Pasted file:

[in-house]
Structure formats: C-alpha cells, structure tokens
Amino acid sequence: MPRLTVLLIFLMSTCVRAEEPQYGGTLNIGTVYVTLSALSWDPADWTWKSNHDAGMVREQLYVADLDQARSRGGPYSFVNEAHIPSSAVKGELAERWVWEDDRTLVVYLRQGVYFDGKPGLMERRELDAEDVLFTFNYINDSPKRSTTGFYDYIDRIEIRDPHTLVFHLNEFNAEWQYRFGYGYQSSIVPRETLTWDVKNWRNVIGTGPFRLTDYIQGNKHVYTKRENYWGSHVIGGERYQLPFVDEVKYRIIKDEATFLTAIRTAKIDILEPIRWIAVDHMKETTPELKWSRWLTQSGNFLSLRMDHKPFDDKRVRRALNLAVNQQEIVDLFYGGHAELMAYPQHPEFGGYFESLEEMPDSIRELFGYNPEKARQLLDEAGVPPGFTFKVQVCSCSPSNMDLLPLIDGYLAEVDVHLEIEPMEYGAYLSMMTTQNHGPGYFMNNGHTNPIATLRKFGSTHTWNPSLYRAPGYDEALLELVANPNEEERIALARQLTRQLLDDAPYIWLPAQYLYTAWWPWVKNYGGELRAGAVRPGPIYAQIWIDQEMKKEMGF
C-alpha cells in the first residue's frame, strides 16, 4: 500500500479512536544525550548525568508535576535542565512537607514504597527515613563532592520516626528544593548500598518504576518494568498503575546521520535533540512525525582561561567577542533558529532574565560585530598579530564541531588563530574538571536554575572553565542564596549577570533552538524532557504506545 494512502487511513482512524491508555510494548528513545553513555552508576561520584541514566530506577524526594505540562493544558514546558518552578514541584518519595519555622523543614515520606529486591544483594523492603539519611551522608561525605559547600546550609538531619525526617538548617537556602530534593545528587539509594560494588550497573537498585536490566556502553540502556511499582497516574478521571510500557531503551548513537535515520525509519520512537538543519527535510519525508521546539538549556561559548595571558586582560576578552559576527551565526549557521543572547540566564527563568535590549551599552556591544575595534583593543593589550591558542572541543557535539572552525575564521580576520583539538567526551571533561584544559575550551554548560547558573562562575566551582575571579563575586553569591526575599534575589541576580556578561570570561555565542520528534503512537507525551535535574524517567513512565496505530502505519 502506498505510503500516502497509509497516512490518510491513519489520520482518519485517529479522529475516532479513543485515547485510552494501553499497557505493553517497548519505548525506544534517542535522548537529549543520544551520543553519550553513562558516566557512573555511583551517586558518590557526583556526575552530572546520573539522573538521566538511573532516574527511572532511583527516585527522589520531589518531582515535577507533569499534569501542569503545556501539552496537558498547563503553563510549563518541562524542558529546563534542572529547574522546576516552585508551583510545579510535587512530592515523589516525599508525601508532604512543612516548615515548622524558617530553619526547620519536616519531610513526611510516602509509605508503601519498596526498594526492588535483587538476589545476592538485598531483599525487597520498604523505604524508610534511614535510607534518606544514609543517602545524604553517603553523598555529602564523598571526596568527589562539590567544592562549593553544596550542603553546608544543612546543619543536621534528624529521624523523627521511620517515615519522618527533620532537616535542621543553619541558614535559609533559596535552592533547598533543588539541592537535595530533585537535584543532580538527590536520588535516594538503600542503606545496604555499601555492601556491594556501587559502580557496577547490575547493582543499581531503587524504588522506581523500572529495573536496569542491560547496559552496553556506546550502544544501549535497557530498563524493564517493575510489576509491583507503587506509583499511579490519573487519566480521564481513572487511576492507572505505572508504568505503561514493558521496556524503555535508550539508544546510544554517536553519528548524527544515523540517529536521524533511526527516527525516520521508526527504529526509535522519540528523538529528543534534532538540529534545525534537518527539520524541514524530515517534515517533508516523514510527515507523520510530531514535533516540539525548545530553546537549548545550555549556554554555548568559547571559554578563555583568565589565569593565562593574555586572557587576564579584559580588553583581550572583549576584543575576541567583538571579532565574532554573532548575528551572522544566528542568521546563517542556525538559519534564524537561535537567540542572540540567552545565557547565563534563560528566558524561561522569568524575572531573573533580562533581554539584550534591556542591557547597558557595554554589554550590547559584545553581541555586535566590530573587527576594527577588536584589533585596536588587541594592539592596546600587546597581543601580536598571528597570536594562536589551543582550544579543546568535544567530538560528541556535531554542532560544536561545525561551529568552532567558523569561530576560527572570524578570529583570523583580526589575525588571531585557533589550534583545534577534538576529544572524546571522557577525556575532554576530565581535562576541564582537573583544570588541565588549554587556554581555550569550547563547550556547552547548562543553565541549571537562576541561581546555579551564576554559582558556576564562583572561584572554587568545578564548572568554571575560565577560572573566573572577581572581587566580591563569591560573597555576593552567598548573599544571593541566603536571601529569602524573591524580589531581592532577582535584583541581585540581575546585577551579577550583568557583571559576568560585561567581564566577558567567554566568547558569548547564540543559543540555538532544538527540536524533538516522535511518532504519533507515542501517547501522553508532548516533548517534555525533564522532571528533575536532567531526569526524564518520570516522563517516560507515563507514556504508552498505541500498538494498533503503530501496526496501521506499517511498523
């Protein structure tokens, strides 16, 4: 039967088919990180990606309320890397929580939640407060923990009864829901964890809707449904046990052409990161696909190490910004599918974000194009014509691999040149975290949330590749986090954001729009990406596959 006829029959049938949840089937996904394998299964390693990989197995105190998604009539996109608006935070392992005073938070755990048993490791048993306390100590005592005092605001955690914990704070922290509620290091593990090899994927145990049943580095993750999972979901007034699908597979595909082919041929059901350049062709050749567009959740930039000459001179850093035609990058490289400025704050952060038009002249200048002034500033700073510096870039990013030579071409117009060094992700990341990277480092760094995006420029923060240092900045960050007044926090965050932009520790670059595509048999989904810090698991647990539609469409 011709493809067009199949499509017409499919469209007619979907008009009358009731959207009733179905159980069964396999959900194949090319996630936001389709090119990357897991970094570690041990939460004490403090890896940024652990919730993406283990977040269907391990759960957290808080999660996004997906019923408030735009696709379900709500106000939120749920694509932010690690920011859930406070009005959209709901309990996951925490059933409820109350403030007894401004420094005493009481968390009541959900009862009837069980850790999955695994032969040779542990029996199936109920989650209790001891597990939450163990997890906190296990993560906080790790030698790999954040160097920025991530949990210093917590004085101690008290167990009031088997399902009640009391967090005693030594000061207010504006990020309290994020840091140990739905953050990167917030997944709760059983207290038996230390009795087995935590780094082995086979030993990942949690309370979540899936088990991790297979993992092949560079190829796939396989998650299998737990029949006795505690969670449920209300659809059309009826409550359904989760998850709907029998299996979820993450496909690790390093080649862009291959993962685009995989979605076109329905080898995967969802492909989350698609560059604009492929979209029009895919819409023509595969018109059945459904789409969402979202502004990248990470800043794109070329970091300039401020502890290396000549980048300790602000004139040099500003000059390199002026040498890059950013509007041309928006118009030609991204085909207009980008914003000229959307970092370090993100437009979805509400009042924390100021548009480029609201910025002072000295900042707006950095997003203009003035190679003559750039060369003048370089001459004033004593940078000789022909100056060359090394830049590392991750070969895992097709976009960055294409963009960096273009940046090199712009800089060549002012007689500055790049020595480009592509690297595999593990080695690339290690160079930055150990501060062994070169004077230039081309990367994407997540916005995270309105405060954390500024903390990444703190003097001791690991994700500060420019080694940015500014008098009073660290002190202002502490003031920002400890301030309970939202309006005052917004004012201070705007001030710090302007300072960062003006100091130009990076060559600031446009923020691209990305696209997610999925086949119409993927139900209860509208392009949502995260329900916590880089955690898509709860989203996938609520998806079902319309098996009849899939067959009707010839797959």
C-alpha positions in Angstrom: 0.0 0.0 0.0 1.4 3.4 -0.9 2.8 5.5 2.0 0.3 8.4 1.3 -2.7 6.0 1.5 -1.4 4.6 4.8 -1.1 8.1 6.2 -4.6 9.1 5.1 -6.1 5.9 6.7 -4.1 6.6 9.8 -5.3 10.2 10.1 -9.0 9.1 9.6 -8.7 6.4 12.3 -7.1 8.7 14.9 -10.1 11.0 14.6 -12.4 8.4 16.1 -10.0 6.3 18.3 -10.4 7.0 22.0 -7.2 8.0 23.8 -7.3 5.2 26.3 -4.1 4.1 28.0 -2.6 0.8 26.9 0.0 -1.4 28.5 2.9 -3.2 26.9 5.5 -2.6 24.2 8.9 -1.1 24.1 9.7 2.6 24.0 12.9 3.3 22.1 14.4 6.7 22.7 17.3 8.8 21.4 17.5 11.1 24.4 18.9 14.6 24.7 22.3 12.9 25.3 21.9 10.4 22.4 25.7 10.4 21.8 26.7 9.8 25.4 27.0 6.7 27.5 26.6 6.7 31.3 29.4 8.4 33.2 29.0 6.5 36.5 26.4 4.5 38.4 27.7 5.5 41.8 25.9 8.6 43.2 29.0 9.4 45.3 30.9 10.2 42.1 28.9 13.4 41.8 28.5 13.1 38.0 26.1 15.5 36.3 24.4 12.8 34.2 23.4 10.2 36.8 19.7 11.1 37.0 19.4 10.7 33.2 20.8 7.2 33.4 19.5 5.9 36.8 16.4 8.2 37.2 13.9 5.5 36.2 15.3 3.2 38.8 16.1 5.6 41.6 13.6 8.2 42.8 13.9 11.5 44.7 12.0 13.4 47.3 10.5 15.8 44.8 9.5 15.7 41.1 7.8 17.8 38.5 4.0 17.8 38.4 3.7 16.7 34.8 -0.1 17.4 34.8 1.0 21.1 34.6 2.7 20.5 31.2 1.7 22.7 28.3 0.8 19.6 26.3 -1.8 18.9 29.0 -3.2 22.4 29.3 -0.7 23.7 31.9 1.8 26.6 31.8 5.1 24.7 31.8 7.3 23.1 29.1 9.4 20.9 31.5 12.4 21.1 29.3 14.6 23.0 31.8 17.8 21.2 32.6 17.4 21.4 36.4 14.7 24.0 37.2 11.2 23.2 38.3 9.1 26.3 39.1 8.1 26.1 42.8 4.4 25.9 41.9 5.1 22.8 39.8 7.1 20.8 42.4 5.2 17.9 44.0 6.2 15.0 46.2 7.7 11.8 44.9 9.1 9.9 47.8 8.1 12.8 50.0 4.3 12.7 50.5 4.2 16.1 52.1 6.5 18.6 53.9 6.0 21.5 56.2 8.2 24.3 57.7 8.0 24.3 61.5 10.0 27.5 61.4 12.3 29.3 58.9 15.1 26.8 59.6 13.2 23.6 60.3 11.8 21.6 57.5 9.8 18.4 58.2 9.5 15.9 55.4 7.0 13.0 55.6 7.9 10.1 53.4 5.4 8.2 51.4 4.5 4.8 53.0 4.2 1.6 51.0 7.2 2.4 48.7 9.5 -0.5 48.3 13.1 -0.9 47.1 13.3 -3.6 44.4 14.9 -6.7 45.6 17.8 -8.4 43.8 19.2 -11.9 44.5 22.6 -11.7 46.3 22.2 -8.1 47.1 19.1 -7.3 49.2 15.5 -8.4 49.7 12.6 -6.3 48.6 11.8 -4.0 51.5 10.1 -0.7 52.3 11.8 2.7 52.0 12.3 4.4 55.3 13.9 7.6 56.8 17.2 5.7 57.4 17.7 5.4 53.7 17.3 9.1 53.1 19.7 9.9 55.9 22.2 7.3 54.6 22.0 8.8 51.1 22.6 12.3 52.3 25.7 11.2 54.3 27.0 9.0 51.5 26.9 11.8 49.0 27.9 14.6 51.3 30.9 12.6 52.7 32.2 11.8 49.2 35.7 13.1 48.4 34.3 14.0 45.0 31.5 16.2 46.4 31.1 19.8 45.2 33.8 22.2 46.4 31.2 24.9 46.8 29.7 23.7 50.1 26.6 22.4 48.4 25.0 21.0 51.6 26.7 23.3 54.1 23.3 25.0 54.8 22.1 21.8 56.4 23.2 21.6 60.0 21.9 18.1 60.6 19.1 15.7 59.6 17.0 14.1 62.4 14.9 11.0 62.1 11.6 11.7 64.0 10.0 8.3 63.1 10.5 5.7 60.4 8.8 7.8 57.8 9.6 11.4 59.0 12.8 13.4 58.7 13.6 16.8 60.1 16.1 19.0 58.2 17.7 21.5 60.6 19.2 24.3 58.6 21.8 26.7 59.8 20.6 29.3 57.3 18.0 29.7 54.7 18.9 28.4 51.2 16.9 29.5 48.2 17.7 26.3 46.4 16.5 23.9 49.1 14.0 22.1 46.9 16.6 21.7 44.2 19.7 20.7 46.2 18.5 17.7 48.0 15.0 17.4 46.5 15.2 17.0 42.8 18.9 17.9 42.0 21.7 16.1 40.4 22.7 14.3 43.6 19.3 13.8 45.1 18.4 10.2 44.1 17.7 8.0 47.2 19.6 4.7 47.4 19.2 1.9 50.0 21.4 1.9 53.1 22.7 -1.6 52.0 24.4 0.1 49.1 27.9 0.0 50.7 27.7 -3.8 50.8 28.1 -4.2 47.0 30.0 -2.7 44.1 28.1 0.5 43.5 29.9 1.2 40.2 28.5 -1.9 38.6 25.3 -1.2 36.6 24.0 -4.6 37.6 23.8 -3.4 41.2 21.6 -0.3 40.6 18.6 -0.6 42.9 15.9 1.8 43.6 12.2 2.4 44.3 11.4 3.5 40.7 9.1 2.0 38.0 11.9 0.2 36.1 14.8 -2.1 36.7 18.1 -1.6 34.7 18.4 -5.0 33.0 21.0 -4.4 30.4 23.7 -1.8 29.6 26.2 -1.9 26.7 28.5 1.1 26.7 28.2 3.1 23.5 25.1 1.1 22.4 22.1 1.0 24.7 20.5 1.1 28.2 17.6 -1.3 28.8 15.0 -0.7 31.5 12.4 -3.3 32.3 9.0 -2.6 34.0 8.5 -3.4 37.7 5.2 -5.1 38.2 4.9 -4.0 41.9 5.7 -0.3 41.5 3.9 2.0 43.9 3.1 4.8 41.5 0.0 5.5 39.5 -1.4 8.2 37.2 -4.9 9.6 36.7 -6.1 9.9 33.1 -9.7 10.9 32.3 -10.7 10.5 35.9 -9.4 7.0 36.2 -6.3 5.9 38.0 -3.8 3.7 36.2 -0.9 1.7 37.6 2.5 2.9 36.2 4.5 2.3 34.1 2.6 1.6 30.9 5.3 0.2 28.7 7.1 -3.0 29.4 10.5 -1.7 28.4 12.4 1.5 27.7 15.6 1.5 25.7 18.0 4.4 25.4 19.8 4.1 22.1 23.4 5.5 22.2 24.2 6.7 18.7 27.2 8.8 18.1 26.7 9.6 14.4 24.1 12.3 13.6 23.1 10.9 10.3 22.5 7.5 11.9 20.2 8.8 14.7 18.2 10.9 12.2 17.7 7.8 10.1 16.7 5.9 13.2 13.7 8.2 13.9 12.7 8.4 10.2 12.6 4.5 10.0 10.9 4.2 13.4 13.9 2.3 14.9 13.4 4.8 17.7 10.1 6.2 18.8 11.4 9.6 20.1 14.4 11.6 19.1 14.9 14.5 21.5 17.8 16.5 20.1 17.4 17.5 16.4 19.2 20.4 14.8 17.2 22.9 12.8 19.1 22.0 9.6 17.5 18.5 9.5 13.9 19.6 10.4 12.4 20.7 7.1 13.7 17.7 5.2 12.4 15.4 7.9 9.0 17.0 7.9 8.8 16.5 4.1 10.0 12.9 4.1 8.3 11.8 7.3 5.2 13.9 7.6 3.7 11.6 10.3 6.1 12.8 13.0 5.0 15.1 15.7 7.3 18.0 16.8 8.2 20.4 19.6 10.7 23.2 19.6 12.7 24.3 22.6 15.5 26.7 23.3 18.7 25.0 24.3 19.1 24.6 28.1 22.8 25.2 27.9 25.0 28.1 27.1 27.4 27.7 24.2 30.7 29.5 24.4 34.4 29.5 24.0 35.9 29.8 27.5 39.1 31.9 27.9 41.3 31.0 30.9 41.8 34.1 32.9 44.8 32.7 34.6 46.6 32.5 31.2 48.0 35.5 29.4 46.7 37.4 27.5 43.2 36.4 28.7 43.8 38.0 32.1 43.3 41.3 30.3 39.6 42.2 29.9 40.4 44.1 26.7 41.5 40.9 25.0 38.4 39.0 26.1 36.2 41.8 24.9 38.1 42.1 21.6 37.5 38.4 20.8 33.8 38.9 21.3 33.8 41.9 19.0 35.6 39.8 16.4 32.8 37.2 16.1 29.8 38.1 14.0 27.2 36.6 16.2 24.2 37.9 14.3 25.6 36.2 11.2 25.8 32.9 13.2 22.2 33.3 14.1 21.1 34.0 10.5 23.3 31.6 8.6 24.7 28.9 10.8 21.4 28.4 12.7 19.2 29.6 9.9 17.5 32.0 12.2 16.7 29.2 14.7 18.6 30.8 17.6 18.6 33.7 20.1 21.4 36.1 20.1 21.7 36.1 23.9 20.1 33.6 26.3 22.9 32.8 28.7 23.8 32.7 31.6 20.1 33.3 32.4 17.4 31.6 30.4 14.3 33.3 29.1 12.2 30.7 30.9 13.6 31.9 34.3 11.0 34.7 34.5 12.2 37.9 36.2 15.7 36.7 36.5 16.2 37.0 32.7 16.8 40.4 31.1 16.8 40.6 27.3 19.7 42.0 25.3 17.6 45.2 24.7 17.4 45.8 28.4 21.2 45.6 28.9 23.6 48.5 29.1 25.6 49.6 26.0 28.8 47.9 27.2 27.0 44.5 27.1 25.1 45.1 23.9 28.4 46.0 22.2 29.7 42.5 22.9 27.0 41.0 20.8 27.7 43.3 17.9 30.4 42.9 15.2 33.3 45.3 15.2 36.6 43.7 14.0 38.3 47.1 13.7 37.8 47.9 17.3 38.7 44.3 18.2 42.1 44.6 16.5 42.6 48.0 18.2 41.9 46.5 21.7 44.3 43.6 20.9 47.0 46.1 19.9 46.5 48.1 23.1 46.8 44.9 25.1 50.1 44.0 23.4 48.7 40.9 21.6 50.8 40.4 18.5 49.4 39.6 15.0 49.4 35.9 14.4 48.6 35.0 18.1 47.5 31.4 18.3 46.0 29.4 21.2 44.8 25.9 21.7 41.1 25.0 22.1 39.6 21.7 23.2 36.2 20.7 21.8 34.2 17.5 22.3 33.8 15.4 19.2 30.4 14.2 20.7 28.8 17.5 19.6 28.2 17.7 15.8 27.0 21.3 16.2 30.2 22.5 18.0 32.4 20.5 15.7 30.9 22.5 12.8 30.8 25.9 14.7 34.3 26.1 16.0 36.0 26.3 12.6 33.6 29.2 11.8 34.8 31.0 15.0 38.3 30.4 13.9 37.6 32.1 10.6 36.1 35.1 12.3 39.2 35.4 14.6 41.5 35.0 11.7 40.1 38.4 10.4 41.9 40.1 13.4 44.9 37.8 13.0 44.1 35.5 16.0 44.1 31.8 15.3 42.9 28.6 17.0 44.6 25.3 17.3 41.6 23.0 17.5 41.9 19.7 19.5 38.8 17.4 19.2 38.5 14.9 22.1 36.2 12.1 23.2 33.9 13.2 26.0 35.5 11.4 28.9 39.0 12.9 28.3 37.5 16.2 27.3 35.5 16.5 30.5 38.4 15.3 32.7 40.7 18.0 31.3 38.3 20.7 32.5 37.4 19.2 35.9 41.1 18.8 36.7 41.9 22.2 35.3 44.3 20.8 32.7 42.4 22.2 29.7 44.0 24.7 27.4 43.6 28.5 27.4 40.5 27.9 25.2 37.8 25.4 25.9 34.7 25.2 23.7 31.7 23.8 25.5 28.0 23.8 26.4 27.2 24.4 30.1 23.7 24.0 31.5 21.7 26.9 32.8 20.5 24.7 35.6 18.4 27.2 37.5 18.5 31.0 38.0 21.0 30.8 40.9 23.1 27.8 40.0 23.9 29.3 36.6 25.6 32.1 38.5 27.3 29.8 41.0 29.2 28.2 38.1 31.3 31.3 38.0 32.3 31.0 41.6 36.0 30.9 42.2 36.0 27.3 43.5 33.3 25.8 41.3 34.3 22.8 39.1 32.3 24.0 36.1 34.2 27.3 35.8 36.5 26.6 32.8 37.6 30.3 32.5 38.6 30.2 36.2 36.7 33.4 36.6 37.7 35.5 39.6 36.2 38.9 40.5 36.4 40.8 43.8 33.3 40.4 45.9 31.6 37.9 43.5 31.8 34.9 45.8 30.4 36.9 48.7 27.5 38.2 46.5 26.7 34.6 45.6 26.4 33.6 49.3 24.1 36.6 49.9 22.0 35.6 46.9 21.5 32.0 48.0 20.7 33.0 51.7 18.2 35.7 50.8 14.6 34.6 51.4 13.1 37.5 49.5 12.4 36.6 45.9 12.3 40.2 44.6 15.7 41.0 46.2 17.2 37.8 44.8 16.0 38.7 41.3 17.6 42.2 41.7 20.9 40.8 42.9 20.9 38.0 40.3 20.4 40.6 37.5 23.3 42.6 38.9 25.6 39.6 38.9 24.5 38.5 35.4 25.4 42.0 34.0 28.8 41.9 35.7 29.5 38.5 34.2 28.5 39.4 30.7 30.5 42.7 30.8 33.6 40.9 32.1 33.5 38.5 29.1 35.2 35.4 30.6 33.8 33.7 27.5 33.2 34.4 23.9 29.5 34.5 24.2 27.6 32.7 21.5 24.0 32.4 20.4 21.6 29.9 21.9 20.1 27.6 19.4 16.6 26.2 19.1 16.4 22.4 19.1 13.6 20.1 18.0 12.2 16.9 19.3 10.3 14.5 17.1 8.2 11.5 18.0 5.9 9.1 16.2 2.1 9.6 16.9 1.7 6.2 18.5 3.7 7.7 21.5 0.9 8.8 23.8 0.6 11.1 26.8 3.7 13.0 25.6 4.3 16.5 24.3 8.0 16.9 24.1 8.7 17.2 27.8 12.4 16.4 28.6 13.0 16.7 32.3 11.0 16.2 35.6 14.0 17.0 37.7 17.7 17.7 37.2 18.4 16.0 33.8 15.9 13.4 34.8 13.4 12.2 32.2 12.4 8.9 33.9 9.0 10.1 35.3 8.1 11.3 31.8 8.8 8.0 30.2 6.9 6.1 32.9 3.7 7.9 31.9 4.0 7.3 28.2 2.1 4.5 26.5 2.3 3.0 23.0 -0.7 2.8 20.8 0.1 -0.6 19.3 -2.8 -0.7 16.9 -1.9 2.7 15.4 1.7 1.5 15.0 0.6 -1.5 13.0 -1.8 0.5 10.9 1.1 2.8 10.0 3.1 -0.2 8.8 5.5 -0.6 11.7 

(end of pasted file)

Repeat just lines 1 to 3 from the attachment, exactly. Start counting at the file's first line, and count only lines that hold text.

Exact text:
[in-house]
Structure formats: C-alpha cells, structure tokens
Amino acid sequence: MPRLTVLLIFLMSTCVRAEEPQYGGTLNIGTVYVTLSALSWDPADWTWKSNHDAGMVREQLYVADLDQARSRGGPYSFVNEAHIPSSAVKGELAERWVWEDDRTLVVYLRQGVYFDGKPGLMERRELDAEDVLFTFNYINDSPKRSTTGFYDYIDRIEIRDPHTLVFHLNEFNAEWQYRFGYGYQSSIVPRETLTWDVKNWRNVIGTGPFRLTDYIQGNKHVYTKRENYWGSHVIGGERYQLPFVDEVKYRIIKDEATFLTAIRTAKIDILEPIRWIAVDHMKETTPELKWSRWLTQSGNFLSLRMDHKPFDDKRVRRALNLAVNQQEIVDLFYGGHAELMAYPQHPEFGGYFESLEEMPDSIRELFGYNPEKARQLLDEAGVPPGFTFKVQVCSCSPSNMDLLPLIDGYLAEVDVHLEIEPMEYGAYLSMMTTQNHGPGYFMNNGHTNPIATLRKFGSTHTWNPSLYRAPGYDEALLELVANPNEEERIALARQLTRQLLDDAPYIWLPAQYLYTAWWPWVKNYGGELRAGAVRPGPIYAQIWIDQEMKKEMGF